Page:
Gene Transfer for Severe Combined Immunodeficiency, X-linked (SCID-X1) Using a Self-inactivating (SIN) Gammaretroviral Vector
Phase: Phase 1/Phase 2
Diagnosis: Pediatric Hematology/Blood Related, Pediatric Hematopoietic Stem Cell Transplant (HSCT)
NCT ID: NCT01129544
(View complete trial on ClinicalTrials.gov)
DFCI Protocol ID:
Researchers are working on ways to treat SCID patients who don't have a matched brother or sister. One of the goals is to avoid the problems that happen with stem cell transplant from parents and unrelated people, such as repeat transplants, incomplete cure of the immune system, exposure to chemotherapy, and graft versus host disease. The idea behind gene transfer is to replace the broken gene by putting a piece of genetic material (DNA) that has the normal gene into the child's cells. Gene transfer can only be done if we know which gene is missing or broken in the patient. For SCID-X1, gene transfer has been done in the laboratory and in two previous clinical trials by inserting the normal gene into stem cells from bone marrow. The bone marrow is the "factory" inside the bones that creates blood and immune cells. So fixing the gene in the bone marrow stem cells should fix the immune problem, without giving chemotherapy and without risk of graft versus host disease, because the child's own cells are used, rather than another person's. Out of the 20 subjects enrolled in the two previous trials, 18 are alive with better immune systems after gene transfer. Two of the surviving subjects received gene corrected cells over 10 years ago. Gene transfer is still research for two reasons. One is that not enough children have been studied to tell if the procedure is consistently successful. Of the 20 children enrolled in the previous two trials, one child did not have correction of the immune system, and died of complications after undergoing stem cell transplant. The second important reason why gene transfer is research is that we are still learning about the side effects of gene transfer and how to do gene transfer safely. In the last two trials, 5 children have experienced a serious side effect. These children developed leukemia related to the gene transfer itself. Leukemia is a cancer of the white blood cells, a condition where a few white blood cells grow out of control. Of these children, 4 of the 5 have received chemotherapy (medication to treat cancer) and are currently in remission (no leukemia can be found by sensitive testing), whereas one died of gene transfer-related leukemia.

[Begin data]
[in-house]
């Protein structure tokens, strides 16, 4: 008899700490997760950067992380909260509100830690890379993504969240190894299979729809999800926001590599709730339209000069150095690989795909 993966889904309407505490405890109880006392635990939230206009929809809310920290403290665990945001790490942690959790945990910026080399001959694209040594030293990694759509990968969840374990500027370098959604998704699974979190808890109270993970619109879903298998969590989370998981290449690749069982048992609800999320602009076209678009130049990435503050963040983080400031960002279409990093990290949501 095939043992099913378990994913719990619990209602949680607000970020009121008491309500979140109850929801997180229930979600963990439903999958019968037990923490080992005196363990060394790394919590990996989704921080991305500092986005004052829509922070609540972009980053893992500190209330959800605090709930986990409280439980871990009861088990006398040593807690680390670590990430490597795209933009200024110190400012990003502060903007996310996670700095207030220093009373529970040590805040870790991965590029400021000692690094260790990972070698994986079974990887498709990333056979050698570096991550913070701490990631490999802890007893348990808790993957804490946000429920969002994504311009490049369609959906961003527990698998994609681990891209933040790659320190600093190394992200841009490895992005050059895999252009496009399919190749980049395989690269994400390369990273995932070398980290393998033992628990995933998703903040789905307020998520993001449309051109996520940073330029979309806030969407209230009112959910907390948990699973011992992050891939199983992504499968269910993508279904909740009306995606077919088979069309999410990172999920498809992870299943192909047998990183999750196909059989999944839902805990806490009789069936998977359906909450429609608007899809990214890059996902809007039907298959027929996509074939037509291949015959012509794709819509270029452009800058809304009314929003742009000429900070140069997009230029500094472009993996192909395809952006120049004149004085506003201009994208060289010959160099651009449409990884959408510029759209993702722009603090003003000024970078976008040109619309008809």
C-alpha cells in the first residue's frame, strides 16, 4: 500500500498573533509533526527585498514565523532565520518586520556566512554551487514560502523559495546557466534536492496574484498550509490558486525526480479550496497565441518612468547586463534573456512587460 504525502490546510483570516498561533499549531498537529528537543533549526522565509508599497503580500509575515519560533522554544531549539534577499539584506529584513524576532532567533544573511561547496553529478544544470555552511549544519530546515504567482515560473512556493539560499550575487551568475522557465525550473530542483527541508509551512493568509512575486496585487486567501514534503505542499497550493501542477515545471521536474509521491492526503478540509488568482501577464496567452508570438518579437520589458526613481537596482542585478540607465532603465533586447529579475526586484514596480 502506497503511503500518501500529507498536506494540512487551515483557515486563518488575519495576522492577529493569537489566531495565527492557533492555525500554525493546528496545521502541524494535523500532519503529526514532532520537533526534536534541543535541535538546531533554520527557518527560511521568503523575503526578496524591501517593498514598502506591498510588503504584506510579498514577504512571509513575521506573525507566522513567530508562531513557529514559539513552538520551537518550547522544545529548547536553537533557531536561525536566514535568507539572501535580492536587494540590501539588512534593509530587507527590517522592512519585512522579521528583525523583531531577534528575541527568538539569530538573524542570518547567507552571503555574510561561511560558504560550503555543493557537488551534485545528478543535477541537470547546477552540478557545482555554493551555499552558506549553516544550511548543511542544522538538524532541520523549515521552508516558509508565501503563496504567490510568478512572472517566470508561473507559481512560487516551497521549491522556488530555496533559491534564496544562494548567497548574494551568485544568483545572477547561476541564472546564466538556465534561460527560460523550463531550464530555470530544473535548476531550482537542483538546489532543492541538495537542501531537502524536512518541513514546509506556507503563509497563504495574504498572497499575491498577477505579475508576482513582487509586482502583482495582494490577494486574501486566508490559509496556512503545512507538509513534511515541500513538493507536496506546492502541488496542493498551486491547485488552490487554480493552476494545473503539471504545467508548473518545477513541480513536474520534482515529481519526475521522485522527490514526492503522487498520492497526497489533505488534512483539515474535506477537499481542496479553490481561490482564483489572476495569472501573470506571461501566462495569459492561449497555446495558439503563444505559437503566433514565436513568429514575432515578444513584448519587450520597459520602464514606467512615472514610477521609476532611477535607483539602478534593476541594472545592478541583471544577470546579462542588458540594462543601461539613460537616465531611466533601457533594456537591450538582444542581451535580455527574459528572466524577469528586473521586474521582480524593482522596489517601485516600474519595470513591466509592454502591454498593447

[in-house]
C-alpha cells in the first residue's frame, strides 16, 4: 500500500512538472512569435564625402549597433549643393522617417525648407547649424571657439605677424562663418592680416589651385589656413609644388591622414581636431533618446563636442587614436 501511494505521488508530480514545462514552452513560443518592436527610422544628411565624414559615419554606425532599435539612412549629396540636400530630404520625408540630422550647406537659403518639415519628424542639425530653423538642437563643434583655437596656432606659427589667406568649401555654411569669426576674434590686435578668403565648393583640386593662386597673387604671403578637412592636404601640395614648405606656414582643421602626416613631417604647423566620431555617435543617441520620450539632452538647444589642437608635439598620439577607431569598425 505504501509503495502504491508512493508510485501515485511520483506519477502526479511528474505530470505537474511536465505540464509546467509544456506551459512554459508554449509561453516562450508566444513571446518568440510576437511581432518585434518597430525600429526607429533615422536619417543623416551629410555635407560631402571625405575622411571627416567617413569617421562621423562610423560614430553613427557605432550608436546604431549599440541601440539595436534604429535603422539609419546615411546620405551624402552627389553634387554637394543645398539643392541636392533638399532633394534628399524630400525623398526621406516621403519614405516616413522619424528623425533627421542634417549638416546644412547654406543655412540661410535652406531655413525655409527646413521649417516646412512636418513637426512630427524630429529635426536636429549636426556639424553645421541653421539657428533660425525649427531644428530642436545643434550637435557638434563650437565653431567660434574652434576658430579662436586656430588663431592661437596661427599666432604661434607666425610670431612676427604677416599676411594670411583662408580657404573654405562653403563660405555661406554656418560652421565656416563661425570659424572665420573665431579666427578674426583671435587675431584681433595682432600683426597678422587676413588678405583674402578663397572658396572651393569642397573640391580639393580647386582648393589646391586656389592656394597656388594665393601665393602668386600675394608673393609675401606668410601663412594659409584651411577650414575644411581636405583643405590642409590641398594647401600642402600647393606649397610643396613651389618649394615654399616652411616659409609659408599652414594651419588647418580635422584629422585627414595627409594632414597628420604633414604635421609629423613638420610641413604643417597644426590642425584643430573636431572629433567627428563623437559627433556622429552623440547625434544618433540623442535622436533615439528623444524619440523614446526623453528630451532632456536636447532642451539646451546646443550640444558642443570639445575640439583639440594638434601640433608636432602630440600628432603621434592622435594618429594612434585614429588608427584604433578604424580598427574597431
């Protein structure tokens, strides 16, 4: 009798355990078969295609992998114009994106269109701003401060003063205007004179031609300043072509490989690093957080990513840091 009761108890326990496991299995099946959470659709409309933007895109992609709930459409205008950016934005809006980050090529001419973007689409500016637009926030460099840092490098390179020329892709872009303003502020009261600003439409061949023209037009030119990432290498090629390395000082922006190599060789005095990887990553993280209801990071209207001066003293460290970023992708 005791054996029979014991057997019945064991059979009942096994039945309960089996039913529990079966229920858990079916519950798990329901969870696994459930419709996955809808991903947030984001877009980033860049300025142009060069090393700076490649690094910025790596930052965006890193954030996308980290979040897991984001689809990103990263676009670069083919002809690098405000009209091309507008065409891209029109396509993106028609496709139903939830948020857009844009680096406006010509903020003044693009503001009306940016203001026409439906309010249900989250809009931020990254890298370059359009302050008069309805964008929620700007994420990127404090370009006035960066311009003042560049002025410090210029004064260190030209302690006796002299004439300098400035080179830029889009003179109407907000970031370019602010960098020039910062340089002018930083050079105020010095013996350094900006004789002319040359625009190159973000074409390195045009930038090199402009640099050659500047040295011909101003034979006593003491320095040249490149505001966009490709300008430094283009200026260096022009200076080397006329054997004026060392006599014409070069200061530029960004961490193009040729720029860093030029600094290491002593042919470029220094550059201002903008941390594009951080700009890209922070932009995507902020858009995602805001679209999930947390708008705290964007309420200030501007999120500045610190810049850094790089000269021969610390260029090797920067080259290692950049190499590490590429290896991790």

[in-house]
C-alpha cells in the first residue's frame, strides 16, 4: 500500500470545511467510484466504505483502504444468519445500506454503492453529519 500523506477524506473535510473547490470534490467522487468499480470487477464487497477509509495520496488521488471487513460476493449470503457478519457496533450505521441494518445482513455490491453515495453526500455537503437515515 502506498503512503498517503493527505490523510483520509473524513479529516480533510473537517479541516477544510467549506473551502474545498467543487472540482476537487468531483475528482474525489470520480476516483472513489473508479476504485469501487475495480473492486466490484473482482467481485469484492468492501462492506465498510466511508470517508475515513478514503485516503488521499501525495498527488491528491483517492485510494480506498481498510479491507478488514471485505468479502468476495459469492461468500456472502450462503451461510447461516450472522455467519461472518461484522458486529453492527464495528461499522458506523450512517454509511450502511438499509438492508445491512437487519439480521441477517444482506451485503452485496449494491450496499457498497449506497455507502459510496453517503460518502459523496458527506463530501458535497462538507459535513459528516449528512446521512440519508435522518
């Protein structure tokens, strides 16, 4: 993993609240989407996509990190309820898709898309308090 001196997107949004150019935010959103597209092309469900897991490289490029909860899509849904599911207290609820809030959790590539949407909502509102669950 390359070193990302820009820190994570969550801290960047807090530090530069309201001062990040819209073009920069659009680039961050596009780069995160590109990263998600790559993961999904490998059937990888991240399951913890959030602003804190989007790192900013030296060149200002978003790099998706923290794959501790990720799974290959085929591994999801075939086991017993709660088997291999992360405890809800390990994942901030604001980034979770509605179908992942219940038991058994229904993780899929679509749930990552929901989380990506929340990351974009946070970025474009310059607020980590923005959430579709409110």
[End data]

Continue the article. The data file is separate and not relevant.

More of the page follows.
Children's Hospital Boston, Dana-Farber Cancer Institute
Luigi Notarangelo, MD,
Children's Hospital Boston
Dana-Farber Cancer Institute:
Childrens Hospital Pediatric Clinical Translation Investigation Program CTIP,
- Diagnosis of SCID-X1 based on immunophenotype (<200 CD3+ autologous T cells,, and
confirmed by DNA sequencing) AND
- Lack an HLA identical (A, B, C, DR, DQ) related donor
AND either one of the following
1. Patients in good clinical condition, greater than age 3.5 months, who do not have a
readily available HLA identical (A,B,C,DR,DQ) unrelated donor (readily available
defined as: a donor confirmed within 6 weeks of searching, with ability to transplant
within 3 months of diagnosis).
2. Patients of any age with an active, therapy-resistant infection or other medical
conditions that significantly increase the risk of allogeneic transplant. Examples of
"therapy-resistant infections that significantly increase the risk of allogeneic
transplant" include but are not limited to:
1) interstitial pneumonia due to adenovirus or parainfluenzae virus 3 2) protracted
diarrhea requiring total parenteral nutrition 3) disseminated BCG infection 4)
virus-induced lymphoproliferative disease 5) any active opportunistic infection (eg, due
to Pneumocystis jiroveci, cytomegalovirus, cryptosporidium) that does not improve on
medical management 6) active and progressive pulmonary disease requiring mechanic
- No available molecular diagnosis confirming SCID-X1.
- Patients who have an available HLA-identical related donor.
- Diagnosis of active malignant disease other than EBV-associated lymphoproliferative
- Age under 3.5 months in good clinical condition for whom a haplo-identical related
donor is available.
- Patients with evidence of infection with HIV-1
- Previous gene transfer
- Major (life-threatening) congenital anomalies. Examples of "major (life-threatening)
congenital anomalies" include, but are not limited to: unrepaired cyanotic heart
disease, hypoplastic lungs, anencephaly or other major CNS malformations, other
severe non-repairable malformations of the gastrointestinal or genitourinary tracts
that significantly impair organ function.
- Other conditions which in the opinion of the P.I. or co-investigators,
contra-indicate collection and/or infusion of transduced cells or indicate patient's
inability to follow the protocol. These may include for example clinical
ineligibility to receive anesthesia, severe deterioration of clinical condition of
the patient after collection of bone marrow but before infusion of transduced cells,
or documented refusal or inability of the family to return for scheduled visits.
There may be other unforeseen rare circumstances that would result in exclusion of
the patient, such as sudden loss of legal guardianship.